In transition, the Blackhawks’ top-four rearguards consistenly activate from the weak side. But if the rush attempt gets bungled, Chicago has four skaters charging in the wrong direction. This clip is a perfect example of the Blackhawks’ brazen approach gone awry, but Wild forward Kyle Brodziak fails to register a goal.

However, this postseason, the Ducks have the highest shooting percentage in the NHL at 11.6. They will need more of that puck luck when they encounter this type of situation, to punish the Blackhawks for their aggressiveness.

Chicago’s defensemen love to challenge, and they will confront opposing skaters at the blue line or neutral zone in an effort to deny their entry. The blueliners have faith that the Blackhawks’ tracking will be there to cover the back side. If Jonathan Toews’ line is on the ice, there are usually one or two players driving up the middle. Because the Kane line is the least consistent trio in terms of back pressure, there are sequences when Chicago’s defensemen can be exploited as they chase down an opponent on the perimeter.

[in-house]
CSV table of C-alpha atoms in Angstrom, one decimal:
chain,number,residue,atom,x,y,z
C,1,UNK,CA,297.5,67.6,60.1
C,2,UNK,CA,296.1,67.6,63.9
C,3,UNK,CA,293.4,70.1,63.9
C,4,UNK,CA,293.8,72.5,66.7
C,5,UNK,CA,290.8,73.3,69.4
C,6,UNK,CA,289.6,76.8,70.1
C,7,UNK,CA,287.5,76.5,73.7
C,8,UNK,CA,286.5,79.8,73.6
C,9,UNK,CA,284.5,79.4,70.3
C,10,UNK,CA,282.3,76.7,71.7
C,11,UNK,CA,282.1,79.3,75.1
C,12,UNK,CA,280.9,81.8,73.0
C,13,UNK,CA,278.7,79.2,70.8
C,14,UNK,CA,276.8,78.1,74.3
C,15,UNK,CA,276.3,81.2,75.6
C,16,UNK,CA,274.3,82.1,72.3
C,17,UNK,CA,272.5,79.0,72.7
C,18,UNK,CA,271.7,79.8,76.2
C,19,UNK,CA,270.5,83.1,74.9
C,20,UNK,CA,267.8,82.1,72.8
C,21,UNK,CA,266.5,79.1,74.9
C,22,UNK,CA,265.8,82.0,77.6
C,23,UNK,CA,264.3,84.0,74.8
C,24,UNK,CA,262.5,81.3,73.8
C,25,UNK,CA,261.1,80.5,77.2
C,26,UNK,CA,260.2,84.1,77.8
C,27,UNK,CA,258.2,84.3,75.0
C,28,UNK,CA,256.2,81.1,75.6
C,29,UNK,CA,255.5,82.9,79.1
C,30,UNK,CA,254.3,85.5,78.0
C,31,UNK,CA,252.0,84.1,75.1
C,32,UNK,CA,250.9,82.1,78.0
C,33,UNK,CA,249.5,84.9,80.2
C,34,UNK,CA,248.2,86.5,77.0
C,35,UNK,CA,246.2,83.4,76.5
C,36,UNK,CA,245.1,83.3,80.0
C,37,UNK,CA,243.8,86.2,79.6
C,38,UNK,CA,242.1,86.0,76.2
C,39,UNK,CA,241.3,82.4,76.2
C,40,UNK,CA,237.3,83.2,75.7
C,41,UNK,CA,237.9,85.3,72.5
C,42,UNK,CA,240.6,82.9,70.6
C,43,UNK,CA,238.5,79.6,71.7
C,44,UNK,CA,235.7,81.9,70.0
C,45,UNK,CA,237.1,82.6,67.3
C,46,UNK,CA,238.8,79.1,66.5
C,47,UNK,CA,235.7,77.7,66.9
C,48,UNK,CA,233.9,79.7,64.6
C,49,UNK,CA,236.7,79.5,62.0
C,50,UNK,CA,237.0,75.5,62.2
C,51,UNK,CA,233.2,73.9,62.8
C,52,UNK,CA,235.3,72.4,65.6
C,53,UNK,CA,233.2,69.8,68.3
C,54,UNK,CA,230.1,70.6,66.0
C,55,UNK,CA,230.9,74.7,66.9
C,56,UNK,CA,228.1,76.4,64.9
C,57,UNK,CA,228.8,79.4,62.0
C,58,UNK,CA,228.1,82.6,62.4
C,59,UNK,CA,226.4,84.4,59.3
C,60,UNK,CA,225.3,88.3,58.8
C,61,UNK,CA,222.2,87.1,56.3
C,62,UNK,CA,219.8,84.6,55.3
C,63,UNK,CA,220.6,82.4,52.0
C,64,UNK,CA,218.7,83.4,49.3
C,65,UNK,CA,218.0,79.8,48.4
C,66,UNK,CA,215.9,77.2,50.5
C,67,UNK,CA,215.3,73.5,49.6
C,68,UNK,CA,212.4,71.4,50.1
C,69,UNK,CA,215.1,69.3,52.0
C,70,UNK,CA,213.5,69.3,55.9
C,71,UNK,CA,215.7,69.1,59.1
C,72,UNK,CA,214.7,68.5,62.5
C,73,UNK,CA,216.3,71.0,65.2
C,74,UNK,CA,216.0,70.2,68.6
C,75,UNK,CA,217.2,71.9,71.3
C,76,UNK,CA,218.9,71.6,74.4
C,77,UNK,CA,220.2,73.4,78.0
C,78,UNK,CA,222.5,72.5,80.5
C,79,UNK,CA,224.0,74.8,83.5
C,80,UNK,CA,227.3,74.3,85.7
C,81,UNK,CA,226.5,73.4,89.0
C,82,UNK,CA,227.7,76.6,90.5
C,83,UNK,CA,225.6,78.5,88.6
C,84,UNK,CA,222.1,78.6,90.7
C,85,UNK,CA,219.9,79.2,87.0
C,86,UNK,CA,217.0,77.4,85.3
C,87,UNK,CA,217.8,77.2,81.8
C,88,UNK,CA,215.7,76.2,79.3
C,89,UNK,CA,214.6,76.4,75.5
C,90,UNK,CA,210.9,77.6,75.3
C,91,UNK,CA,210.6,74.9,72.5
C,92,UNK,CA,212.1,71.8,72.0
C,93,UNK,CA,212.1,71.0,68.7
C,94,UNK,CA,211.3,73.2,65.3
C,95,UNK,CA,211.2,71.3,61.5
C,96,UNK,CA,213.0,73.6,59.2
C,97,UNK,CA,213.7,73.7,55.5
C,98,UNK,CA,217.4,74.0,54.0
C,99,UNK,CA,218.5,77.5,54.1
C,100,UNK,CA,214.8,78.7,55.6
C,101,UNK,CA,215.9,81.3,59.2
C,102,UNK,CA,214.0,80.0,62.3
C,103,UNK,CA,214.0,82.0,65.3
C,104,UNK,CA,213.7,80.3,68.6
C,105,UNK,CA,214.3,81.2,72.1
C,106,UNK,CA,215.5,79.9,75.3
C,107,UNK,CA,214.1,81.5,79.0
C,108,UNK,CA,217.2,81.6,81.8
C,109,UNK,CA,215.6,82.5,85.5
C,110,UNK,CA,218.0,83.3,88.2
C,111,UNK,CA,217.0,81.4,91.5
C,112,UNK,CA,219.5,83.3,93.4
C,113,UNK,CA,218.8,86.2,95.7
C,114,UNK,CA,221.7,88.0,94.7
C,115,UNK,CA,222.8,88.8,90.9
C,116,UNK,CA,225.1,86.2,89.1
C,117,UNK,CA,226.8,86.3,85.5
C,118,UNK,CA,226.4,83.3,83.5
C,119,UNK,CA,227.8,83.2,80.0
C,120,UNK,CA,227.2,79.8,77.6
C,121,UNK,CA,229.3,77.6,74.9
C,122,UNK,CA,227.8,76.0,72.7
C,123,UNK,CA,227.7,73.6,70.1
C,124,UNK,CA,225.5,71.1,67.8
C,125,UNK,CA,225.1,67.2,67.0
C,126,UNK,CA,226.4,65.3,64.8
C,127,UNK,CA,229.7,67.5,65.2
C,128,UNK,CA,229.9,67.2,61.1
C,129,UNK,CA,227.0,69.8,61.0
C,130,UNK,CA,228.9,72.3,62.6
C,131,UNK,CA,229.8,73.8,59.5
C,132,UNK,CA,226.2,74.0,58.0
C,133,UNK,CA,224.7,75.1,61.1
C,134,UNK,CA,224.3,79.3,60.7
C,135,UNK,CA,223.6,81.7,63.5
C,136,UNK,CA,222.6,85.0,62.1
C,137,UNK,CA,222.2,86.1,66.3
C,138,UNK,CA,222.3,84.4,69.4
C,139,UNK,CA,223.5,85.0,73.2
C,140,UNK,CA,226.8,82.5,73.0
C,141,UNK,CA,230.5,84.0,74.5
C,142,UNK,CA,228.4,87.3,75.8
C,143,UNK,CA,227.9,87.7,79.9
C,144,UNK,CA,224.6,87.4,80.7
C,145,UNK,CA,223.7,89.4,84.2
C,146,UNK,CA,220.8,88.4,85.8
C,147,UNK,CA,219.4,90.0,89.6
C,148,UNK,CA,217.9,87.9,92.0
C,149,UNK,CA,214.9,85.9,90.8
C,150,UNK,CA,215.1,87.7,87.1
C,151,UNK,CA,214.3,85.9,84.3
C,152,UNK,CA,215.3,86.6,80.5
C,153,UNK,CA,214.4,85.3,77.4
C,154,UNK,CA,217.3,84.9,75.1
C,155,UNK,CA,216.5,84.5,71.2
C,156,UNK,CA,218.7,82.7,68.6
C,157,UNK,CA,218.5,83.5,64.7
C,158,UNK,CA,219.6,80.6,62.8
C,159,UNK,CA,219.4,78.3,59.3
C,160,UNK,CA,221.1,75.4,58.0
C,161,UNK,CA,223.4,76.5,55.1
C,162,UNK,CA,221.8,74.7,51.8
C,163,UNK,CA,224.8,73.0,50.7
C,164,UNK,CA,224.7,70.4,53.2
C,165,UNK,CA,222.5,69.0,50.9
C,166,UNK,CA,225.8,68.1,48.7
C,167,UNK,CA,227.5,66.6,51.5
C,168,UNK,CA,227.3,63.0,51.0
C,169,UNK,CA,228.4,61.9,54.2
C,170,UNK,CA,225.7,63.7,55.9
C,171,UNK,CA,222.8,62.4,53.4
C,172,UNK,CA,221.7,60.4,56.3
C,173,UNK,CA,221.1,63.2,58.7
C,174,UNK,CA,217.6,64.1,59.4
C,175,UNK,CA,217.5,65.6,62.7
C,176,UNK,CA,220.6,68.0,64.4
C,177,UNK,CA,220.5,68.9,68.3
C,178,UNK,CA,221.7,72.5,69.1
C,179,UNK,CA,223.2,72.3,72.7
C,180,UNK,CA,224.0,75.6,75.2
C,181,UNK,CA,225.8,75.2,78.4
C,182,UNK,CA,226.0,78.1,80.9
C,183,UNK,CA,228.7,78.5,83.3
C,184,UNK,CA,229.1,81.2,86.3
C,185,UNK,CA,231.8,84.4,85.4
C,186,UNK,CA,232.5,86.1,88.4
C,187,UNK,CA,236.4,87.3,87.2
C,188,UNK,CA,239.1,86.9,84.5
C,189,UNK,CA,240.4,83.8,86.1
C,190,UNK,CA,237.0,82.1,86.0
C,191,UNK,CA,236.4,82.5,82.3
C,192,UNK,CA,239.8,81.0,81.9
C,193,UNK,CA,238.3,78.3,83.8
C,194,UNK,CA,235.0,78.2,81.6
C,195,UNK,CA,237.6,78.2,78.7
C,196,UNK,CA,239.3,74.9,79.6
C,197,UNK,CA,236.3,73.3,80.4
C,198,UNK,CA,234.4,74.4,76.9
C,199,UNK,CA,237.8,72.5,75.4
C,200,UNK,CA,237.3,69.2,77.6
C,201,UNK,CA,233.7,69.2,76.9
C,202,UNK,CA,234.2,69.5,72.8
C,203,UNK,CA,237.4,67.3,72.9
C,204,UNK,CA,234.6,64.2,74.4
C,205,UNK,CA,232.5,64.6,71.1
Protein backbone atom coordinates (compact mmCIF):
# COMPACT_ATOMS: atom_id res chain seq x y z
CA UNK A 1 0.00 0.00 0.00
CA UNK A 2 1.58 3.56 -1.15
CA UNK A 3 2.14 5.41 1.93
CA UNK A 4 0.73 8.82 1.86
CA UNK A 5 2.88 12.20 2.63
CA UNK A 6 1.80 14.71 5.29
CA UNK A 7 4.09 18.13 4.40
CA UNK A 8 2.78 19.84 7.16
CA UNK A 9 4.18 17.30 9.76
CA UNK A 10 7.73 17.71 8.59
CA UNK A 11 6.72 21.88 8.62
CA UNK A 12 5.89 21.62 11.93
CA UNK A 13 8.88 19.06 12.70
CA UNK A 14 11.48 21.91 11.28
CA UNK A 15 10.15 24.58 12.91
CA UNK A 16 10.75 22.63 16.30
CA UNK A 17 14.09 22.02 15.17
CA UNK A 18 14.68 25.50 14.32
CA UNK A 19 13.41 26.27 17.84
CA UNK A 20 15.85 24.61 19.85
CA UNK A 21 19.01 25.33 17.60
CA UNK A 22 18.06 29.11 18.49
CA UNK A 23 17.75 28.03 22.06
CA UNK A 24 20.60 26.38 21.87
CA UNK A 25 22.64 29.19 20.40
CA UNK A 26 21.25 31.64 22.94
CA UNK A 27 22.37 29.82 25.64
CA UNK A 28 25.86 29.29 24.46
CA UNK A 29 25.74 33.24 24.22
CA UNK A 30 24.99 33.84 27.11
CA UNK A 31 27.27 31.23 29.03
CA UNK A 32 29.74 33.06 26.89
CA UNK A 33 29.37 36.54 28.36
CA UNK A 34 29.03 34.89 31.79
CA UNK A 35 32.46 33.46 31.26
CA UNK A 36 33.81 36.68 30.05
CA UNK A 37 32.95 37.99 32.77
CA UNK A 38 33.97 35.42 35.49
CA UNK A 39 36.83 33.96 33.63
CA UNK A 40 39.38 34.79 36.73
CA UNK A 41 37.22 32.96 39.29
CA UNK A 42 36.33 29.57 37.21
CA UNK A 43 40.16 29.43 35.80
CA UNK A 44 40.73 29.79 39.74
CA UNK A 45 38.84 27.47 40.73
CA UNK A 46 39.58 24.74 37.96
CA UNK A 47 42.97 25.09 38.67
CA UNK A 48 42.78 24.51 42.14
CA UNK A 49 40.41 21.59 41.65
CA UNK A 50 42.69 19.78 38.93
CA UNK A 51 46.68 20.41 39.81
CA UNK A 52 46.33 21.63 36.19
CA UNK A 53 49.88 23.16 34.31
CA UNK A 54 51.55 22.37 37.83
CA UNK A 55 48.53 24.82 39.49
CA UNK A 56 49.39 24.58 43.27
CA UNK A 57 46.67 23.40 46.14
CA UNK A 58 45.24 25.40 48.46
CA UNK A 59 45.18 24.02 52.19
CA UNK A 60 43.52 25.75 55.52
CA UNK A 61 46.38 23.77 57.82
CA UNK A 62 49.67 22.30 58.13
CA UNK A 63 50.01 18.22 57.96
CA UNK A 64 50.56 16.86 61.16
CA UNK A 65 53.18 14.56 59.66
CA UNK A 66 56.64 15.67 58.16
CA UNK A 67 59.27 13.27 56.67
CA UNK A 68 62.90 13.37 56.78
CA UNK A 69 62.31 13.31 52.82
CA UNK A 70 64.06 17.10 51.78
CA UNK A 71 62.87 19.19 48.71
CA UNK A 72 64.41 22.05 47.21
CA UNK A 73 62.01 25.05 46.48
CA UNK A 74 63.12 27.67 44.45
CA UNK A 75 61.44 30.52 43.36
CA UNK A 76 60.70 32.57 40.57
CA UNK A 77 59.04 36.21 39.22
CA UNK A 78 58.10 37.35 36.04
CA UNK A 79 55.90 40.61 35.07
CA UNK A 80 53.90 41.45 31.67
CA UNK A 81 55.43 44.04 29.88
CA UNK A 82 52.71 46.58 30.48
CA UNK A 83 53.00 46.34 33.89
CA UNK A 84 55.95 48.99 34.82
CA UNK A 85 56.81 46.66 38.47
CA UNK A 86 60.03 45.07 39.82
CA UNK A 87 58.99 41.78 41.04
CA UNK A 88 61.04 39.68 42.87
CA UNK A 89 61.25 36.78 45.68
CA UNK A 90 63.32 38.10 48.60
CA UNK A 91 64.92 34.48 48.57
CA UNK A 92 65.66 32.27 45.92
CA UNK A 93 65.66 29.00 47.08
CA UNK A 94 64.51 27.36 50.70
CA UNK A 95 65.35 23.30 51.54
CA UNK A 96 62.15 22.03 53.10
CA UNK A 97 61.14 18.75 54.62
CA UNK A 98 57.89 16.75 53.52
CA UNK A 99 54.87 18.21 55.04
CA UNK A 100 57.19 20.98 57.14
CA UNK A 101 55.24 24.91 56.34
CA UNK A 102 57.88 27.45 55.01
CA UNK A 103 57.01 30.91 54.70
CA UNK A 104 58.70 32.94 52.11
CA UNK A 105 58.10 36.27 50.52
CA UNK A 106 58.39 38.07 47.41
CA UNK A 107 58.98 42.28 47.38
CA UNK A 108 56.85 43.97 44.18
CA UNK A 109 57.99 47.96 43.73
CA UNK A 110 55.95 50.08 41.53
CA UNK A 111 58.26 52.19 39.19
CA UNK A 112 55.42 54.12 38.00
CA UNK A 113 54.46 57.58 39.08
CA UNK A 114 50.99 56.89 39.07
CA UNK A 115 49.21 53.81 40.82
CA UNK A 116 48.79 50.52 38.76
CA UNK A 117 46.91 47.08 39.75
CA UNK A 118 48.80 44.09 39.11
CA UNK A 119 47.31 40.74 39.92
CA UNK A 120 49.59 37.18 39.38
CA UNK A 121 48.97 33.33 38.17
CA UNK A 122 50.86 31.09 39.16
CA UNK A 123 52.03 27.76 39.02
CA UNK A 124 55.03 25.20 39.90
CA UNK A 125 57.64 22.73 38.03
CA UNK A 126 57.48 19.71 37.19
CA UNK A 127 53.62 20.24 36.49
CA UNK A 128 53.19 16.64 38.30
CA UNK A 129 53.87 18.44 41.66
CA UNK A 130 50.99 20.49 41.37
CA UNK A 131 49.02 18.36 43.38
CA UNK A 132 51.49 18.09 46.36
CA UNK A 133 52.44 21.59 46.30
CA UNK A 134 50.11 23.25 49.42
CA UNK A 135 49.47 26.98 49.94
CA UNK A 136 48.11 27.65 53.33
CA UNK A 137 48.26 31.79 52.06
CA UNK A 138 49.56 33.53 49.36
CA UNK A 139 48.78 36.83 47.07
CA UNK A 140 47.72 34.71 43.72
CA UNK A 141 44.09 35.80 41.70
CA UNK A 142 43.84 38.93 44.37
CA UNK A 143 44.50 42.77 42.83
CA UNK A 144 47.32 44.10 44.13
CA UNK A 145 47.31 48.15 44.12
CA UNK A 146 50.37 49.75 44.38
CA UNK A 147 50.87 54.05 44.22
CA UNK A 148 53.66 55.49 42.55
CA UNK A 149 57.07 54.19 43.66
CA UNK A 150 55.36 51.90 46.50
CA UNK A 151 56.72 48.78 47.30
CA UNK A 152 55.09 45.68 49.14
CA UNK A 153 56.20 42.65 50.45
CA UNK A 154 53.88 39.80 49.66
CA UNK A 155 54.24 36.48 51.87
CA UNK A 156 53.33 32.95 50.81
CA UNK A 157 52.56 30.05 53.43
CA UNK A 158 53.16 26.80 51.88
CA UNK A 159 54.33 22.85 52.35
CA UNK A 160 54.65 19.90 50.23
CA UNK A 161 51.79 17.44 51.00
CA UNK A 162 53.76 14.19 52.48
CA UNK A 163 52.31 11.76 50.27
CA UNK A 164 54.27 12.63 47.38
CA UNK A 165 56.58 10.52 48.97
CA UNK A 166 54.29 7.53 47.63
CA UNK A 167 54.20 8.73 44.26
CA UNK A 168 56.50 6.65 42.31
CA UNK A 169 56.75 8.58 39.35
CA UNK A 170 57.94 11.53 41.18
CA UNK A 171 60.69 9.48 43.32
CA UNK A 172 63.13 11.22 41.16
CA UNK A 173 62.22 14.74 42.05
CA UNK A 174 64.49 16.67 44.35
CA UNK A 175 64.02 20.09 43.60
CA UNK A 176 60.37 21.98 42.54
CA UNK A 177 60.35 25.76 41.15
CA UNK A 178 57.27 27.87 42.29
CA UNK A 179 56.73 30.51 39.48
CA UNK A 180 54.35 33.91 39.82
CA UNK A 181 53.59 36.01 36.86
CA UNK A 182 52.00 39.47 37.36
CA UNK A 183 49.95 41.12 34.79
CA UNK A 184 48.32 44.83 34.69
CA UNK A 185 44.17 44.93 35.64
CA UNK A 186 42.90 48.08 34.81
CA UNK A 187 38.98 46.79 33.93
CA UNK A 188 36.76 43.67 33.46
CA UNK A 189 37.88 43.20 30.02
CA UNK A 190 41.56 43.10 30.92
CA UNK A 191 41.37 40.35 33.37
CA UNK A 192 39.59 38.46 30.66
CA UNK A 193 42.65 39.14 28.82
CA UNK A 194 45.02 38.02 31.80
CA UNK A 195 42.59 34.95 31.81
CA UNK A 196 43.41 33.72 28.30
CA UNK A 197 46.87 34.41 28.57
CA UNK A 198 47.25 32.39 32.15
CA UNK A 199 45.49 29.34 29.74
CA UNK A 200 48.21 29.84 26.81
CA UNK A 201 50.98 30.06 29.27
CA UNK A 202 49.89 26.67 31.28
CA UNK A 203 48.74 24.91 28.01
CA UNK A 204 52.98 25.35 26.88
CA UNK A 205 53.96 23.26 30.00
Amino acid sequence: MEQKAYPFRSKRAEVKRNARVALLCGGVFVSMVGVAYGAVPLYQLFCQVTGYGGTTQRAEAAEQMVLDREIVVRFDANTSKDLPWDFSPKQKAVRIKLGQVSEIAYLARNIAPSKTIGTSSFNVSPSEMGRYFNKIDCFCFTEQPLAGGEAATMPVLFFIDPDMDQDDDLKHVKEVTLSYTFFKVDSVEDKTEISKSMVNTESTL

Keep the Ryan Getzlaf line away from the Toews line

The Ducks rely on Getzlaf’s line for major production but the Toews line and the Blackhawks’ top-four defensemen can overwhelm any opponent’s top line. The Toews line is remarkable at suffocating the opponent and driving play, and this postseason they have a combined plus-47 scoring-chance differential at even strength, per Moreover, in their own barn, Blackhawks coach Joel Quenneville will get to control the matchups.

The Blackhawks probably won’t blanket the Getzlaf line because Getzlaf and Corey Perry are all-world talents. But if the impact of these two forwards is reduced, Anaheim will struggle mightily.


The Ducks’ puck management cannot be their downfall

Anaheim’s zone exits and puck advancement in the neutral zone have not been a hindrance yet, but the Blackhawks excel at pilfering possession from their opponents. The Ducks routinely cough up the puck in dangerous areas of their own zone, and even if they are able to chip the puck out, that is not the best outcome when playing Chicago. The Blackhawks’ regroup is swift and can strike quickly, and Anaheim needs to avoid the Blackhawks pouncing on their breakouts.



The Blackhawks’ defensive group will log big minutes, and Anaheim will punish Chicago’s skill players and attempt to turn each game into a grind. But the Blackhawks are very experienced in overcoming a physical opponent and utilizing their speed and puck skills to win the series. In the end, Anaheim’s turnovers and minimized efficiency from their top two lines will cause them to sputter.